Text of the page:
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4 ways to really impress your interviewer


4 ways to really impress your interviewer

When you're trying to land a job, the interview is almost always what's going to make or break your candidacy. With that in mind, it's vital that you be able to impress your interviewer, which isn't always easy given the nerves involved.

The following tips should help you present the best version of yourself and help ensure your interview goes as well as it possibly can:

1) Dress for success

Most people who go on a job interview have heard the rule of thumb that they should wear clothes "one up" from the company's normal dress code, according to Glassdoor. That means business casual for a casual office, or a suit for a business-casual office. However, there are other steps to making sure your outfit is appropriate, including eschewing bright colors in most cases (though you might be able to get away with a bright tie with a solid color), and making sure you're wearing socks and shoes that are appropriate for the office.

2) Do the research

A great way to come across well in any job interview is to demonstrate a working knowledge of the company and its culture, Glassdoor advised. That will often include not only reading the firm's website, but also finding any recent articles you can about the business, or looking at how it is reviewed on career sites or even public-facing rating services. This will help you get a better idea of the business' culture, its accomplishments of late, as well as some of the challenges it may be facing - and which hiring you could help solve.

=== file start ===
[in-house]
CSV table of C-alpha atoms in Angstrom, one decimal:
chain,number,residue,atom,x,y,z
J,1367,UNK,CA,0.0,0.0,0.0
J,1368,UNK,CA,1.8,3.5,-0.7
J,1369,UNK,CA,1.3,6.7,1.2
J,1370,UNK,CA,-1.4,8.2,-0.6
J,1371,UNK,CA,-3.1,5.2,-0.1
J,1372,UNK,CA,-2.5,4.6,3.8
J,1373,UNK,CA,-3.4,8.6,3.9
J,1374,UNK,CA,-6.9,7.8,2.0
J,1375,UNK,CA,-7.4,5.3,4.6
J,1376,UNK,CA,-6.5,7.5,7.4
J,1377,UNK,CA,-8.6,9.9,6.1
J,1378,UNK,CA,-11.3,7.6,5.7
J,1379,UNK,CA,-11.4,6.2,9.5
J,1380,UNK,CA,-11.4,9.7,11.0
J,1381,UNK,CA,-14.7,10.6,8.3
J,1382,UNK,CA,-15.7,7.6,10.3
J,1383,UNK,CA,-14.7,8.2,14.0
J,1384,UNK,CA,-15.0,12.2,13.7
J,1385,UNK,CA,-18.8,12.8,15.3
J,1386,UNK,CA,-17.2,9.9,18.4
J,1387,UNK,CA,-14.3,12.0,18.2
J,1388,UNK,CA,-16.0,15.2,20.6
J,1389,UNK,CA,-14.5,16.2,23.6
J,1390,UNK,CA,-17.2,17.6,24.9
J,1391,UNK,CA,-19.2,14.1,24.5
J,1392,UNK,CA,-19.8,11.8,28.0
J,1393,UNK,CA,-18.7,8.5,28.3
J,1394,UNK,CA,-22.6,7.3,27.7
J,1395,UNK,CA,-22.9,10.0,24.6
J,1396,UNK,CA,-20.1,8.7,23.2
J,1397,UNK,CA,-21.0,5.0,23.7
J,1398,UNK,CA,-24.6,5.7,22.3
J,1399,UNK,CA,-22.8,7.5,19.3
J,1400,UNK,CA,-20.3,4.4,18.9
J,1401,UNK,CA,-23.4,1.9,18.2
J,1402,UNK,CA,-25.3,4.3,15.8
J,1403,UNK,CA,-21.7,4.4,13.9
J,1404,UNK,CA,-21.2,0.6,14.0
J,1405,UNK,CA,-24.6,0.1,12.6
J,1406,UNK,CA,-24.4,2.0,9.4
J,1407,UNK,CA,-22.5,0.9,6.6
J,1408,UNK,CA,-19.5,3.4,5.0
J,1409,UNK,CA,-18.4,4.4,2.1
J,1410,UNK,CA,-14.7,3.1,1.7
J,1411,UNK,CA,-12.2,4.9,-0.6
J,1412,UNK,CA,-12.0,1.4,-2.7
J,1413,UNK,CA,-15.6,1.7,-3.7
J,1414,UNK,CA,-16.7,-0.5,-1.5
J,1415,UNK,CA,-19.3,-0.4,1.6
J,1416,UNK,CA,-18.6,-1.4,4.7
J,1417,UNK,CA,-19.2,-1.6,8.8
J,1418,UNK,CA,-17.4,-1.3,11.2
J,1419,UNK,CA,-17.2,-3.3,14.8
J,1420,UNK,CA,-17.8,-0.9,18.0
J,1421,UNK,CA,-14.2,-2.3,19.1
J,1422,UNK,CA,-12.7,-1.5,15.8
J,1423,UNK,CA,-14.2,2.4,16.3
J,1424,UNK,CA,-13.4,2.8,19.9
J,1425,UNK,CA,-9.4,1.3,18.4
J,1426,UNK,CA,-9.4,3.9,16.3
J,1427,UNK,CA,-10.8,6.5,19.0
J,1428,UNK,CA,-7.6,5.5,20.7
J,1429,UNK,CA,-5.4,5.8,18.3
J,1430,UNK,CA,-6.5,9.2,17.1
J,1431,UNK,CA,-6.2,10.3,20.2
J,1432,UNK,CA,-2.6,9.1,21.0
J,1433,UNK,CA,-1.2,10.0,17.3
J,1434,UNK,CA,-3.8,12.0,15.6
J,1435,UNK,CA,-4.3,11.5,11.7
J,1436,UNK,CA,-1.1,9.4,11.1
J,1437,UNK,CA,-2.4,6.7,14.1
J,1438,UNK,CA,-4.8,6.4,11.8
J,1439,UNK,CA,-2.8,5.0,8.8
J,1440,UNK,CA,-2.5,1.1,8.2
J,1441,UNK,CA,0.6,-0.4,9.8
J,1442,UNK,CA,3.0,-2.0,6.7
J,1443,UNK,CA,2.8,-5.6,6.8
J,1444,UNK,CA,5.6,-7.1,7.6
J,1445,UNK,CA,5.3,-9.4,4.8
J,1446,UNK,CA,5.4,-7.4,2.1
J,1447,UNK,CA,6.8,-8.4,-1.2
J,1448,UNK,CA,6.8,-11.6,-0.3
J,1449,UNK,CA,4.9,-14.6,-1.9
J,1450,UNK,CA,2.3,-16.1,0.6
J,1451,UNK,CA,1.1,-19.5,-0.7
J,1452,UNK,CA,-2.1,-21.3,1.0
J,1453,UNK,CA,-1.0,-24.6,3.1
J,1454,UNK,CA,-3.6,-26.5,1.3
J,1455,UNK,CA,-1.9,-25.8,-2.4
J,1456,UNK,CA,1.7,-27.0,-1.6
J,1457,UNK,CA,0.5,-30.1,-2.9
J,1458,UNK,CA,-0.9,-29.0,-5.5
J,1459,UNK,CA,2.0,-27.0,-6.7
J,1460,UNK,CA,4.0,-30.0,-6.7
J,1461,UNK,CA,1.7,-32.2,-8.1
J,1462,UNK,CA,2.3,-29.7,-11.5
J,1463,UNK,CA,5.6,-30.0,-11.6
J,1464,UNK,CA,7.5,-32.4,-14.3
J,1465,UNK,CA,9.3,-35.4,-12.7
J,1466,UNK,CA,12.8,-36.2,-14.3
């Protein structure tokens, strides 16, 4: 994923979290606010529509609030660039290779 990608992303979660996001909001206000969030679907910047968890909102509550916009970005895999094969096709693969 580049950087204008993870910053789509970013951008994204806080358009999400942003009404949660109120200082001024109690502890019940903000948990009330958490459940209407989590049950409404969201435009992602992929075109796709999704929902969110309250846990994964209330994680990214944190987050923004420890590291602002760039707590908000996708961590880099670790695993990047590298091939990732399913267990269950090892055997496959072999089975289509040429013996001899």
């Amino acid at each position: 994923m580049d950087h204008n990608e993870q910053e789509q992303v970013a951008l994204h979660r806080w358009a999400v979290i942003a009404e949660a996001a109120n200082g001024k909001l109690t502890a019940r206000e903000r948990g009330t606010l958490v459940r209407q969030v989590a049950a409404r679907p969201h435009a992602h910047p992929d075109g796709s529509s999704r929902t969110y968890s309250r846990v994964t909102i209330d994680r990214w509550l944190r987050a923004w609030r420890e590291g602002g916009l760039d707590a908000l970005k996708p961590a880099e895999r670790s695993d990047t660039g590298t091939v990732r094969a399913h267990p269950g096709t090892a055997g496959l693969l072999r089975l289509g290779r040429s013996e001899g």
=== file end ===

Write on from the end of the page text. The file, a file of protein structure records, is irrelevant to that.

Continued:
3) Arrive early, but not too early

Everyone knows it's a good idea to show up to your interview a little bit early, but you should be aware that arriving even 15 or 20 minutes before the scheduled interview time could be a bit of an inconvenience for people, according to Kununu. Showing up that early could lead to the person at the front desk feeling a little harried, or rushing the interviewer to take you into the office.

That, in turn, may lead to annoyance that sets your meeting off on the wrong foot. Instead, if you arrive no more than 10 minutes early, you will show that you value the hiring manager's time and take the interview seriously, but won't make them feel like they need to hurry through other tasks to accommodate you.

4) Focus on improving your body language

Whether you know it or not, body language tells your interviewer a lot about you, according to the Undercover Recruiter. A weak handshake could convey a lack of confidence, and if you're not sitting up straight or smiling, it might show you're not particularly engaged in the conversation. Even the way you cross your legs could be interpreted as being too casual.

Consequently, it's critical to make sure you're considering your body language at every turn and doing everything you can to show you're interested and attentive to whatever is being discussed.

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